Monday, November 19, 2012

How the World Has Changed

Last weekend we finally managed to get out to see the recently released James Bond movie, "Skyfall". I have to admit that nobody will ever replace Sean Connery for me, but overall the film was pretty entertaining.

As you probably know, this year marks the fiftieth anniversary of the first James Bond film. The new movie is very conscious of its history and deliberately plays with the Bond traditions. It's almost like going to see the Rocky Horror Picture Show - you just sit there waiting for the "Bond - James Bond" to pass those coldly smiling lips. At the same time, muddling old gadget engineer "Q" has been replaced by a twenty-something nerd, and Miss Moneypenny is no longer a fair English rose. Shanghai has superseded Moscow and encrypted hard drives are the new microfilm.

There are, of course, lots of fancy modern technology in Skyfall (possibly a bit more realistic than in some films), fiery explosions, gorgeous women, luxurious and exotic settings, well-tailored suits, and martinis shaken not stirred. Some things never change. One scene, though, made it very apparent that we're not in 1962 any more. This is the scene in which Bond receives a sexual proposition from the villain (played with manic finesse by Javier Bardem) - and suggests that he's had homosexual experiences in the past.

The interchange is brief, but for me at least, amazingly encouraging. James Bond is the ultimate male icon. The notion that he can talk calmly (if perhaps ironically) about feeling same-sex attraction in a PG movie is almost unbelievable. Clearly it doesn't make him less masculine or less of a hero, in the eyes of today's viewers.

I wanted to get up and dance around. Because I had the feeling that nobody really noticed all that much. Nobody booed, or left the theater, horrified.

As for me, I thought the scene was pretty hot, as Bardem strokes Bond's bare, scarred chest and makes veiled but unmistakable suggestions.  But that's neither here nor there - everyone knows about my diverse erotic tastes.

What's important is that the world has changed. People have become more accepting of homoeroticism, less threatened. That's a step in the right direction, as far as I'm concerned.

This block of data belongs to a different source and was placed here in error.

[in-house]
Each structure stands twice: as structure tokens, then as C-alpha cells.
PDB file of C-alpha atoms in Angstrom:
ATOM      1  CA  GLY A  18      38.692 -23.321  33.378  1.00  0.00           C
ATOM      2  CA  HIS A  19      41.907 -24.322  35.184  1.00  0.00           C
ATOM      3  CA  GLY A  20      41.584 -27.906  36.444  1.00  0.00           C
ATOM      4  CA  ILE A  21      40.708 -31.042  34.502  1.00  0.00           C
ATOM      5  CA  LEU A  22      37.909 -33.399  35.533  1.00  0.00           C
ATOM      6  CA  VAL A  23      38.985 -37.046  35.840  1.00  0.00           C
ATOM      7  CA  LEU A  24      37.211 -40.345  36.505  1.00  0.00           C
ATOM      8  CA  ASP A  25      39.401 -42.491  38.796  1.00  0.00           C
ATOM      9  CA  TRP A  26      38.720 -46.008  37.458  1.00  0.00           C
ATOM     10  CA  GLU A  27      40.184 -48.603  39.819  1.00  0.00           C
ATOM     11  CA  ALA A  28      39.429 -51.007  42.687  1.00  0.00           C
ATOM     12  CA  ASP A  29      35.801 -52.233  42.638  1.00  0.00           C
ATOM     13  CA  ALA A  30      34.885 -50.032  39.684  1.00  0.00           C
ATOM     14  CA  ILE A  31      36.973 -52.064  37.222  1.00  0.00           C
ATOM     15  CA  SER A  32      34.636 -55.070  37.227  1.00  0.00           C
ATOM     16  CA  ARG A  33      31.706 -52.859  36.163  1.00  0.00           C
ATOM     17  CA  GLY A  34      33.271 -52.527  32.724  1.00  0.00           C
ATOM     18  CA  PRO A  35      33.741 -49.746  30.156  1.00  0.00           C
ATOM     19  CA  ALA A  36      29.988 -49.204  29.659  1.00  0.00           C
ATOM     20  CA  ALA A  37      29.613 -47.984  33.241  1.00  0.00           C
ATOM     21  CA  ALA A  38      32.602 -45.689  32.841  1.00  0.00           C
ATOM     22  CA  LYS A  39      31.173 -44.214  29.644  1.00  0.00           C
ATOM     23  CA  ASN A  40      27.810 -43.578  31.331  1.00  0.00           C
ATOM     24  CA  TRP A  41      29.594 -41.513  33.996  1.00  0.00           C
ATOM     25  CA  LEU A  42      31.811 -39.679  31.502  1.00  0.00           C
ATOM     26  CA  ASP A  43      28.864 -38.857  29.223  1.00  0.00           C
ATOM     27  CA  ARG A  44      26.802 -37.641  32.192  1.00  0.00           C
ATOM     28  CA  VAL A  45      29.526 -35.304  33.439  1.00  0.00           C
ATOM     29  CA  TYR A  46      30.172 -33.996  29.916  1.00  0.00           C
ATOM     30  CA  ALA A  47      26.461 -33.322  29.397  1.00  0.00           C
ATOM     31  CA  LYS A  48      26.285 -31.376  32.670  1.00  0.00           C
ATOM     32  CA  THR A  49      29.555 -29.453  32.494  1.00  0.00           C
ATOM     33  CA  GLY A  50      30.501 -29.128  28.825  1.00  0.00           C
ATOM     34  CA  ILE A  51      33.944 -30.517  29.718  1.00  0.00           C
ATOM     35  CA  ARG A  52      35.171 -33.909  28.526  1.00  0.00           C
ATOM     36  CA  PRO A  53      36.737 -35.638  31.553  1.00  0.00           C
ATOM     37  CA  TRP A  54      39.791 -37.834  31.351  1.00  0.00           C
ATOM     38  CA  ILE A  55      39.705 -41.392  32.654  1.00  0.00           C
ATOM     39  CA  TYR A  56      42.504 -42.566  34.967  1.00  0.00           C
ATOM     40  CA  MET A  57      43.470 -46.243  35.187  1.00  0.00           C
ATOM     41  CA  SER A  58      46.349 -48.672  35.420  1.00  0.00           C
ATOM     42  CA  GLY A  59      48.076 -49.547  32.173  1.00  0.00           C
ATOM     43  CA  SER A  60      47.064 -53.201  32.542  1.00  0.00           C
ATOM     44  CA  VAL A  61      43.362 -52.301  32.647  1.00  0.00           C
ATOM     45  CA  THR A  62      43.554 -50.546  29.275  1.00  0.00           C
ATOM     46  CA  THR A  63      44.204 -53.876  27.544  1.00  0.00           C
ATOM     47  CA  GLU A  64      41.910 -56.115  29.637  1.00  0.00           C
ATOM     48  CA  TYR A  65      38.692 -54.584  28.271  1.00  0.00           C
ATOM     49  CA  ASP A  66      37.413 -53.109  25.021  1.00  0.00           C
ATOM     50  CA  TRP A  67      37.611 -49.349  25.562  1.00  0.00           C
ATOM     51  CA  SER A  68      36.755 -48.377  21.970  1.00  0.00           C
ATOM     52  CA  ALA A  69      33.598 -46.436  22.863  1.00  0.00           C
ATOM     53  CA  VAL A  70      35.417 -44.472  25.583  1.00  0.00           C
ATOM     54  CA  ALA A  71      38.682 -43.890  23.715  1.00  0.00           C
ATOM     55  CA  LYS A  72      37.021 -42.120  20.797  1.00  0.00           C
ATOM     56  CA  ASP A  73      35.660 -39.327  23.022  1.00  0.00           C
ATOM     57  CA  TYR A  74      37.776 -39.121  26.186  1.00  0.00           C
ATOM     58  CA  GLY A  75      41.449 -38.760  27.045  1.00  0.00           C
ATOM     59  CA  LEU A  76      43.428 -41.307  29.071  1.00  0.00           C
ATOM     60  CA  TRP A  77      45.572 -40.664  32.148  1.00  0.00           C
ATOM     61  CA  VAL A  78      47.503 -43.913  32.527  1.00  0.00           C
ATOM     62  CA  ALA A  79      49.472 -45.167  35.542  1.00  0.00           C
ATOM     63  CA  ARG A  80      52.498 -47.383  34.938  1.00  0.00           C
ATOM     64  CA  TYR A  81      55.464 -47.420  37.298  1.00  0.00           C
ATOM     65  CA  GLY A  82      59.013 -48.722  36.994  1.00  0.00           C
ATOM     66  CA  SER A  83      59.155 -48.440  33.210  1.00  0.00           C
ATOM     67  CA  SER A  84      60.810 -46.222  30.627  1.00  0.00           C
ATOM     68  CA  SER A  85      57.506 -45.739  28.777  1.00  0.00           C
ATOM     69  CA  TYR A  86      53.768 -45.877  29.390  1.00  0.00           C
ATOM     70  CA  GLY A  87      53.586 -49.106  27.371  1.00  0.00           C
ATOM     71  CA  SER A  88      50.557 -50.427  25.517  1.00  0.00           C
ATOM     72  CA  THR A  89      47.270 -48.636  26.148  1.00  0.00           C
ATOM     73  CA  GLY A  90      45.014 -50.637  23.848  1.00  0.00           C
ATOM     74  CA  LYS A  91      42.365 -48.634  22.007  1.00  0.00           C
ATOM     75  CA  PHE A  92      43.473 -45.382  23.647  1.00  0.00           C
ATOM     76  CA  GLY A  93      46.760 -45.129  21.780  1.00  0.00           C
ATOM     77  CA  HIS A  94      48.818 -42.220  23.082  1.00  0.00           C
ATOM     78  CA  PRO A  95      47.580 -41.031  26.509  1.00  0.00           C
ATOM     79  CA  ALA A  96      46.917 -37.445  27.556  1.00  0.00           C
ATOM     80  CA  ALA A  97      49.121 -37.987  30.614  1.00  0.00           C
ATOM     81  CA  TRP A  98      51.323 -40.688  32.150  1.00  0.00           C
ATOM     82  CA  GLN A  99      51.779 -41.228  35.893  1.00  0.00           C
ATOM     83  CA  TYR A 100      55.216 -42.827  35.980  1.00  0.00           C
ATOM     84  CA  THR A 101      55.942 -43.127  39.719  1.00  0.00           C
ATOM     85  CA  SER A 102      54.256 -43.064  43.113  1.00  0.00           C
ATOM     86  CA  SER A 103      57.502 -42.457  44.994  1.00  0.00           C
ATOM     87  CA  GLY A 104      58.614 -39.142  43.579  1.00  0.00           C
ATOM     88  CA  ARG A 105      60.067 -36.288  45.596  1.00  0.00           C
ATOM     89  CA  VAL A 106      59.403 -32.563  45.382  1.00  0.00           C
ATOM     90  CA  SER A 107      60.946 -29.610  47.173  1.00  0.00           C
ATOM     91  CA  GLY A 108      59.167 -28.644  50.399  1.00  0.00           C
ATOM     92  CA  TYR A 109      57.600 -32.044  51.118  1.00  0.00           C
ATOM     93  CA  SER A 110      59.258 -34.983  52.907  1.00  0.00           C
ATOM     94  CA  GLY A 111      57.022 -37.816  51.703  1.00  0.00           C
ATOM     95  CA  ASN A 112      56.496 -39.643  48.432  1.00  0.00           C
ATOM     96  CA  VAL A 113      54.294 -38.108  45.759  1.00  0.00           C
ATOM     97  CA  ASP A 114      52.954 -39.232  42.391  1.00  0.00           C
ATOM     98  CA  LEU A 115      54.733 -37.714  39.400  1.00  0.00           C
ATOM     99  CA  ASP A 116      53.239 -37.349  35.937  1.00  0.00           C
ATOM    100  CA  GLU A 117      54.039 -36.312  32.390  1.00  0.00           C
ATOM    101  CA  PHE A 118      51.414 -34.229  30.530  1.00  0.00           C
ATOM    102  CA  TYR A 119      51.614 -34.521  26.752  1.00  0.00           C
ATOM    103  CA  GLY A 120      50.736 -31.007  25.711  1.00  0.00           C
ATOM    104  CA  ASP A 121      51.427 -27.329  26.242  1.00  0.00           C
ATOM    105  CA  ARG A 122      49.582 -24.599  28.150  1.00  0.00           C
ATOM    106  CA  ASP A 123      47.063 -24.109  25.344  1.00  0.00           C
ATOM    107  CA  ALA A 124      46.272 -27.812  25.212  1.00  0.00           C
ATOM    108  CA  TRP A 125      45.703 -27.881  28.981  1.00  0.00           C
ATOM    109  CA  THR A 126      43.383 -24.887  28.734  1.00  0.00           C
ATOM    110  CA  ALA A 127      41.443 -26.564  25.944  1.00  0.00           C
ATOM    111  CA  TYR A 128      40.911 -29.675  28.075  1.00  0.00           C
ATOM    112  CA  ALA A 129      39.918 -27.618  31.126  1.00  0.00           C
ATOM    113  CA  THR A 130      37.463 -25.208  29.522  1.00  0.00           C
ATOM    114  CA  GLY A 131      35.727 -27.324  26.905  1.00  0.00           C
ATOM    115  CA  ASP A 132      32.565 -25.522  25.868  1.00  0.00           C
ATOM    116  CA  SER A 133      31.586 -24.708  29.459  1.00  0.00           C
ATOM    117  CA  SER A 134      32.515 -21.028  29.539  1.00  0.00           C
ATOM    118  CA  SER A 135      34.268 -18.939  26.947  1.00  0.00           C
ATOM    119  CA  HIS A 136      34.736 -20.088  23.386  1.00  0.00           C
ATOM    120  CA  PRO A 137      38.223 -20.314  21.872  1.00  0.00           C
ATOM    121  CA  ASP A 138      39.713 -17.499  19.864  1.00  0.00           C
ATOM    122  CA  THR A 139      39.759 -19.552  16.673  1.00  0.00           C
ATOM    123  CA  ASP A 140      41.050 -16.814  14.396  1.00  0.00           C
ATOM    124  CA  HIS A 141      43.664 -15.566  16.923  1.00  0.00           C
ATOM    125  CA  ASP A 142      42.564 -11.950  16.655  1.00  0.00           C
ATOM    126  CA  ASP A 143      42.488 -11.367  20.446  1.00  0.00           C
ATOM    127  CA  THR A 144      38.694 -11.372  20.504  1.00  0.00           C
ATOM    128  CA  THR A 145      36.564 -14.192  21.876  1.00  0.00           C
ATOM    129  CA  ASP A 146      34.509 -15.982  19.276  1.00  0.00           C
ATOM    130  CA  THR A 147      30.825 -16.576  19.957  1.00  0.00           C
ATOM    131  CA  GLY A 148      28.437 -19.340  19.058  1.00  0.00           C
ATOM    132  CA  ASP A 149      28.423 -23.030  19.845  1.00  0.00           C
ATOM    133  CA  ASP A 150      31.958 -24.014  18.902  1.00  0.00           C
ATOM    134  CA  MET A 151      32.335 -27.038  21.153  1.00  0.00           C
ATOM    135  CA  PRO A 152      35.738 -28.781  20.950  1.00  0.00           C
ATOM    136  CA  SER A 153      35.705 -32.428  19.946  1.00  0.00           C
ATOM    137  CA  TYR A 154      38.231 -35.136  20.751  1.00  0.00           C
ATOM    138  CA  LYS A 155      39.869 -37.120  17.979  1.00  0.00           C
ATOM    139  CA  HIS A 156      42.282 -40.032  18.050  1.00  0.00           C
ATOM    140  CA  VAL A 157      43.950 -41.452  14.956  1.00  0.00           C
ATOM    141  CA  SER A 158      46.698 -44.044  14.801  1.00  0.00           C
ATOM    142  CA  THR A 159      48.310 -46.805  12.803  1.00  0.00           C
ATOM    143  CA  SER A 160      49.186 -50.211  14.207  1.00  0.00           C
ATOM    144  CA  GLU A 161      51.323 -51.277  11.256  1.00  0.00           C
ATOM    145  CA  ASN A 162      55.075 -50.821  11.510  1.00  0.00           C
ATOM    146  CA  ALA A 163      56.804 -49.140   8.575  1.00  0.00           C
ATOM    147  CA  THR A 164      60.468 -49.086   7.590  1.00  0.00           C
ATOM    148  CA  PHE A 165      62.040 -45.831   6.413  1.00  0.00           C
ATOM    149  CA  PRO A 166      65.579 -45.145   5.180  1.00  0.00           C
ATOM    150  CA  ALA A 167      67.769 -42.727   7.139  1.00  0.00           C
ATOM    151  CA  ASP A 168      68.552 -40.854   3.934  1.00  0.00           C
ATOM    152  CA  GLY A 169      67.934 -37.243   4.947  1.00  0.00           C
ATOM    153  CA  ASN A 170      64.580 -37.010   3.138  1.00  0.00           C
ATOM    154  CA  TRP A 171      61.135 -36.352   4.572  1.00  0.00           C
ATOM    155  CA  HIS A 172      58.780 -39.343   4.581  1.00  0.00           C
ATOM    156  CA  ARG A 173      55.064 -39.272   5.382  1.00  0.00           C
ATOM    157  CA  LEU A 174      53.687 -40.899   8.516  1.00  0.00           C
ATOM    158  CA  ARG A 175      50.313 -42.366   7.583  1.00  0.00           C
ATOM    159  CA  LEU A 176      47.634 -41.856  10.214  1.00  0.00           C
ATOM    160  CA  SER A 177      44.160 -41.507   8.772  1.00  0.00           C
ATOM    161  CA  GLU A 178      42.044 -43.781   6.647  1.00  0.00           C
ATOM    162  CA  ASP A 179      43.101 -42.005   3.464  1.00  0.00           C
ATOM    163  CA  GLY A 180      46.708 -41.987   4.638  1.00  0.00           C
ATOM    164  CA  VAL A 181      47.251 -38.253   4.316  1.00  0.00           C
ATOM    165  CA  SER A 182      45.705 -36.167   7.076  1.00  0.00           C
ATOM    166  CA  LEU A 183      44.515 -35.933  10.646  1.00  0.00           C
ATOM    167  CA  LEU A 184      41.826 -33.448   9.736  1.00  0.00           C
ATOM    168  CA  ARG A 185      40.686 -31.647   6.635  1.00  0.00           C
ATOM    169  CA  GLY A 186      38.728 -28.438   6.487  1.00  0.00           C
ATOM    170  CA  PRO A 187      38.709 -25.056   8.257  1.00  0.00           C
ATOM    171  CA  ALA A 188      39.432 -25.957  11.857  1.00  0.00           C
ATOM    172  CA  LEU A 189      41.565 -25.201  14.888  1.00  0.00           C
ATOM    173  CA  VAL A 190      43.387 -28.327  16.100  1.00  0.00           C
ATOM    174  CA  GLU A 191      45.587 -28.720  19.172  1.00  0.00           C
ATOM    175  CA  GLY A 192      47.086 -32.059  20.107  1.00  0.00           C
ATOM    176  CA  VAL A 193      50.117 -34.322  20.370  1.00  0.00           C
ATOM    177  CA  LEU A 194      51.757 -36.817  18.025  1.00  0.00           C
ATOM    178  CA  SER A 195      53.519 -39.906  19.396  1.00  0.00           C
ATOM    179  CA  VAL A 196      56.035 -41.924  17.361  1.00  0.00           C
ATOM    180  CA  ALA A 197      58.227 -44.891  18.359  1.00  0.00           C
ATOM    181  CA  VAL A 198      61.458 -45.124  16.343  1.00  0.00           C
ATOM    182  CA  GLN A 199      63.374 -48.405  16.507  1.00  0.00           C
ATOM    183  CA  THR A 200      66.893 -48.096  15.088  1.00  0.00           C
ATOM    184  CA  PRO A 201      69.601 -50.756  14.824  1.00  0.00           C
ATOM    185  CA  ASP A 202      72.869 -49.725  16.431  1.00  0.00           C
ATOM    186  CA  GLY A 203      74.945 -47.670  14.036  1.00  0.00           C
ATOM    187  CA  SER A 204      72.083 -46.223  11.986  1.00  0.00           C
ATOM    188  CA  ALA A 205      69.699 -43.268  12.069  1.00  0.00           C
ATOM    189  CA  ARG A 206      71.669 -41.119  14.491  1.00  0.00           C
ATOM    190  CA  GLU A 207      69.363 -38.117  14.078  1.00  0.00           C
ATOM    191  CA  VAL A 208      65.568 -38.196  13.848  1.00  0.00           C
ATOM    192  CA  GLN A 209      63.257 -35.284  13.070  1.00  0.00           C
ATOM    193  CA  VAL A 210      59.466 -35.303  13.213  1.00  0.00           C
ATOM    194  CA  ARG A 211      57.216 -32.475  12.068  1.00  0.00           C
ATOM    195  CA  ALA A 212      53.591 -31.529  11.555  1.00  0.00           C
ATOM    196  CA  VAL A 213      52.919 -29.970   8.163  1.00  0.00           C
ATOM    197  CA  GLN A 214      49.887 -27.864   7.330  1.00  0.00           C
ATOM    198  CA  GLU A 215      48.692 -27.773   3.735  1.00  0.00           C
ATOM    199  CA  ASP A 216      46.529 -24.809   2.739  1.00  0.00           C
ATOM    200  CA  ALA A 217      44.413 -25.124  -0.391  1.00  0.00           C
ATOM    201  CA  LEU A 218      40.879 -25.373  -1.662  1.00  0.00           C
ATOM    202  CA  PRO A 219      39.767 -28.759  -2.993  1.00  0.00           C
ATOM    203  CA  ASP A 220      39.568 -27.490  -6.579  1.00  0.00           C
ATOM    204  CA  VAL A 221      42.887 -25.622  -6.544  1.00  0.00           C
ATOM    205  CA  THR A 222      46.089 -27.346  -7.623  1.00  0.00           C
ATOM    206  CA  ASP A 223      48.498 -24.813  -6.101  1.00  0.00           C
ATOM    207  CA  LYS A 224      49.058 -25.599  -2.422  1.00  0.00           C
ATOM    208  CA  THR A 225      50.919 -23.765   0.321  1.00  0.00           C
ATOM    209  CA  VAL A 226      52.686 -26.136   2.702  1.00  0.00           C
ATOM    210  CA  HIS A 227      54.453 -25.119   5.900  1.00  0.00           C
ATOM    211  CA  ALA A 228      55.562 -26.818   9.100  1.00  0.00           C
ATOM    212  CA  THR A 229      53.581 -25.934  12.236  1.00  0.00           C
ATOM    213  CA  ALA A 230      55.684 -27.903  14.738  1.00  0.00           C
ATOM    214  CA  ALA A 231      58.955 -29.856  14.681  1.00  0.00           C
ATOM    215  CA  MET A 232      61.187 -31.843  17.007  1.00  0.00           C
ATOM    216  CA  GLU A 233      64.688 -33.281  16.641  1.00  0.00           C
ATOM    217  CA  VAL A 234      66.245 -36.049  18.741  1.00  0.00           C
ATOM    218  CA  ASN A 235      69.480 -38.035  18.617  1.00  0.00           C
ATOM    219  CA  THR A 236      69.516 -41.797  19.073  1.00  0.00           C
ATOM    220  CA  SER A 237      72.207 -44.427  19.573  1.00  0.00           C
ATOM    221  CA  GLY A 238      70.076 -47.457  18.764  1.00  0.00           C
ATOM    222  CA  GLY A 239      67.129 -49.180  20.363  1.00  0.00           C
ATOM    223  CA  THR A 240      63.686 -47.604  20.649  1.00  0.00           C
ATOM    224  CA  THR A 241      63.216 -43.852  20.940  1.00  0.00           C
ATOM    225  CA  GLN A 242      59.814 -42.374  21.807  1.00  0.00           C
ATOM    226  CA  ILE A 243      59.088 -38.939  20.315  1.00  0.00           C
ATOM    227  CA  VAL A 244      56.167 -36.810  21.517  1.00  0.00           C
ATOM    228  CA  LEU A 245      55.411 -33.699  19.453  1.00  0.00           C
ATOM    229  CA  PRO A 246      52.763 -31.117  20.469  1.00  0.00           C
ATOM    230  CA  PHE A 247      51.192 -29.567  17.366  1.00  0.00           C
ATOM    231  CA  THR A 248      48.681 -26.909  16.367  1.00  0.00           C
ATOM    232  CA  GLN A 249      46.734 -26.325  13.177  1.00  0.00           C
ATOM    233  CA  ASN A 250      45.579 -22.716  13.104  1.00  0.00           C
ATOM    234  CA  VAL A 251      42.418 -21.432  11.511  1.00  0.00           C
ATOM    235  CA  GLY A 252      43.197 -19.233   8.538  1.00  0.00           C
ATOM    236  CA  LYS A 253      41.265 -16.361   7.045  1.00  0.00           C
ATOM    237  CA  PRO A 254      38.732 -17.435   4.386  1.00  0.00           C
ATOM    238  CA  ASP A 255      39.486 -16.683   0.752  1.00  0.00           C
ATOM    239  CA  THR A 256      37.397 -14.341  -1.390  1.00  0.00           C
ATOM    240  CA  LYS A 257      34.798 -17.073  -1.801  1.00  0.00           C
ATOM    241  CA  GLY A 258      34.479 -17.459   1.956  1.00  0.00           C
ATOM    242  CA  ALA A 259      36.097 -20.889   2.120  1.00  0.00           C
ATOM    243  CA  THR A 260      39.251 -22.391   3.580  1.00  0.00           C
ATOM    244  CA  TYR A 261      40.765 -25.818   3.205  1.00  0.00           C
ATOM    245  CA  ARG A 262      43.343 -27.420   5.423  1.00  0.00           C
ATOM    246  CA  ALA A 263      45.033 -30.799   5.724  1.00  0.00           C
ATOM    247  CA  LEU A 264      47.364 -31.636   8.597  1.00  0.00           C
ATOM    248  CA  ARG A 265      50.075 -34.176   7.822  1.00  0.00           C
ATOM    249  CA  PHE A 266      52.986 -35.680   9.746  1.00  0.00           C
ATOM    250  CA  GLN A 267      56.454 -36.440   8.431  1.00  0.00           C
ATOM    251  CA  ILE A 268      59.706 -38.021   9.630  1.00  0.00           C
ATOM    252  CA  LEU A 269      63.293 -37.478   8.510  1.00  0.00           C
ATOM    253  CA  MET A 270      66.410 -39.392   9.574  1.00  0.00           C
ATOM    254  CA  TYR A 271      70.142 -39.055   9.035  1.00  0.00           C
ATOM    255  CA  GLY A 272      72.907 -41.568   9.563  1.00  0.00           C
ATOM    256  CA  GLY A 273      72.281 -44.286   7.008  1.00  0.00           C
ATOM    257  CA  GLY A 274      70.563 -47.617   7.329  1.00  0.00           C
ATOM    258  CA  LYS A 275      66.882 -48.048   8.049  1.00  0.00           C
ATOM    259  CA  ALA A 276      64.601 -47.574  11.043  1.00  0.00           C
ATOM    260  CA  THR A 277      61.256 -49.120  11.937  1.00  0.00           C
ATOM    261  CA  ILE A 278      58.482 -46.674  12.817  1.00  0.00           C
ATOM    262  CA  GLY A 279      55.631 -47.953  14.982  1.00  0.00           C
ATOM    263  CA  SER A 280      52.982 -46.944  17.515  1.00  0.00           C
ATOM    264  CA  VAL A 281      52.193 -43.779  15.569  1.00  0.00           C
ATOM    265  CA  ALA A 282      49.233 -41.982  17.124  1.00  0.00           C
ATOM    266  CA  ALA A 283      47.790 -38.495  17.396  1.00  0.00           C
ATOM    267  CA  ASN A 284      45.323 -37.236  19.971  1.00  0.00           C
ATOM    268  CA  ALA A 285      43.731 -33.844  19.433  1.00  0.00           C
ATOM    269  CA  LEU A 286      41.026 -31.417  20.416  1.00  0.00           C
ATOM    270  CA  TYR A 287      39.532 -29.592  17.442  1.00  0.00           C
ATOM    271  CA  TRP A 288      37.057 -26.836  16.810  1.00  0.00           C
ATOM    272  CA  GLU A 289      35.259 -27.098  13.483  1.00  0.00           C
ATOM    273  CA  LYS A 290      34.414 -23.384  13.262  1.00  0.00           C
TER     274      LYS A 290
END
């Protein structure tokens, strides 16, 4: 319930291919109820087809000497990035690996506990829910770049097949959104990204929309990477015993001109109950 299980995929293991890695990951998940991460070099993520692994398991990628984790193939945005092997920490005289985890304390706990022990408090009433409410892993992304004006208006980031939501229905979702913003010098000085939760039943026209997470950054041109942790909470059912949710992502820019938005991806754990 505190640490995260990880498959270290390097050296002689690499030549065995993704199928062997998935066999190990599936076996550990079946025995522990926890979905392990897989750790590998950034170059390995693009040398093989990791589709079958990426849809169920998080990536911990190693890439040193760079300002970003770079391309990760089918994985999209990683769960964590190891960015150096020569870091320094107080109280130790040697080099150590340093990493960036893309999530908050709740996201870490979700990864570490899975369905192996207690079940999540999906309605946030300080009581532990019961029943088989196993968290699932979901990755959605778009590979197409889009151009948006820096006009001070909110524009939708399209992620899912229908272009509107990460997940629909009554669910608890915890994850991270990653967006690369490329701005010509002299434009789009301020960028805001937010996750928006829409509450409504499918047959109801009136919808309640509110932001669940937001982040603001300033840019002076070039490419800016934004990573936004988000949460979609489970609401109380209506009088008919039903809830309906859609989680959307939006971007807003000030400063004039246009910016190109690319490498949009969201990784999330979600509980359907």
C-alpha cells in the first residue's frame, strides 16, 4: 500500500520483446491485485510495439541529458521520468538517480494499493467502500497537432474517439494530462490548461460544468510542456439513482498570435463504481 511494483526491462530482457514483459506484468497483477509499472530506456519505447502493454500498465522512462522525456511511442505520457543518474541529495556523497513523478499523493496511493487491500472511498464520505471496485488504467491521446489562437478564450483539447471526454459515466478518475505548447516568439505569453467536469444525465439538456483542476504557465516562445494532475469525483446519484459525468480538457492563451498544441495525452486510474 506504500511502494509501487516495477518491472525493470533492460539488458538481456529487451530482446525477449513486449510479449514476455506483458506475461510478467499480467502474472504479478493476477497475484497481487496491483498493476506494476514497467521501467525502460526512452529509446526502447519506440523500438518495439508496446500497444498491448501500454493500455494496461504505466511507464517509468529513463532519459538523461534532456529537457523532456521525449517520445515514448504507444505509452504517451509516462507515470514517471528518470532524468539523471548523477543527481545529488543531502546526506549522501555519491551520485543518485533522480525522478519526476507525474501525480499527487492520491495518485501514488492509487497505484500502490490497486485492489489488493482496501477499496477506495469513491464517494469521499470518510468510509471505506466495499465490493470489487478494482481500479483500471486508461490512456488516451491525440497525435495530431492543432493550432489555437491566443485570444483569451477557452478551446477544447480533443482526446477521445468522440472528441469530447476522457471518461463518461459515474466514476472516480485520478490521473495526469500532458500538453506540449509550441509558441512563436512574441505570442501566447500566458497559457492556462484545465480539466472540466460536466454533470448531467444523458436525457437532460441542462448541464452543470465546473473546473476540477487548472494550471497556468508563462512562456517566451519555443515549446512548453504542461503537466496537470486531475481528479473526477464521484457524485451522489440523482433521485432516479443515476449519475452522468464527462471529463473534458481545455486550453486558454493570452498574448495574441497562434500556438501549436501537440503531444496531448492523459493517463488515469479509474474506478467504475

Perhaps sometime soon, we'll even see a gay or bisexual secret agent, battling against the forces of evil. Maybe there will be "Bond guys" as well as "Bond girls". Who knows what the future holds?

Happy Anniversary, 007. Looks like you're growing up.


aureliatevans said...

I think it was less suggestive that Bond had had gay encounters in the past so much as his personal sense of masculinity was not insulted by the proposition. Which is also pretty damn awesome in my opinion.

Of course, we continue to have homosexual inclinations vilified as a sign of the abnormal psyche of the villain, which is typical in Hollywood, either implicitly or explicitly.

However, I also found the scene hot, and I really did appreciate that homophobia was not Bond's first reaction.

Emily said...

I know! I freaked ot when I heard bond suggested it wouldn't be his first time. I absolutely loves it and I think it definitely leaves it open for a future gay Bond. Maybe when Bond turns 75...

Lisabet Sarai said...

Hello, Aurelia,

I interpreted Bond's remark the same way. It was also a case of one-ups-man-ship.

I hadn't thought about the possibility that it's the villain who has homosexual inclinations and that this might be a question of stereotyping. If that's deliberate, it's a bit depressing. On the other hand, I think the scene was written to be arousing.

Who knows, maybe the writers/directors know about all the women readers who love M/M stories!

Thanks for your comments.

Lisabet Sarai said...

Hi, Emily!

I wouldn't say "freaked" exactly but my eyes sure opened wide!

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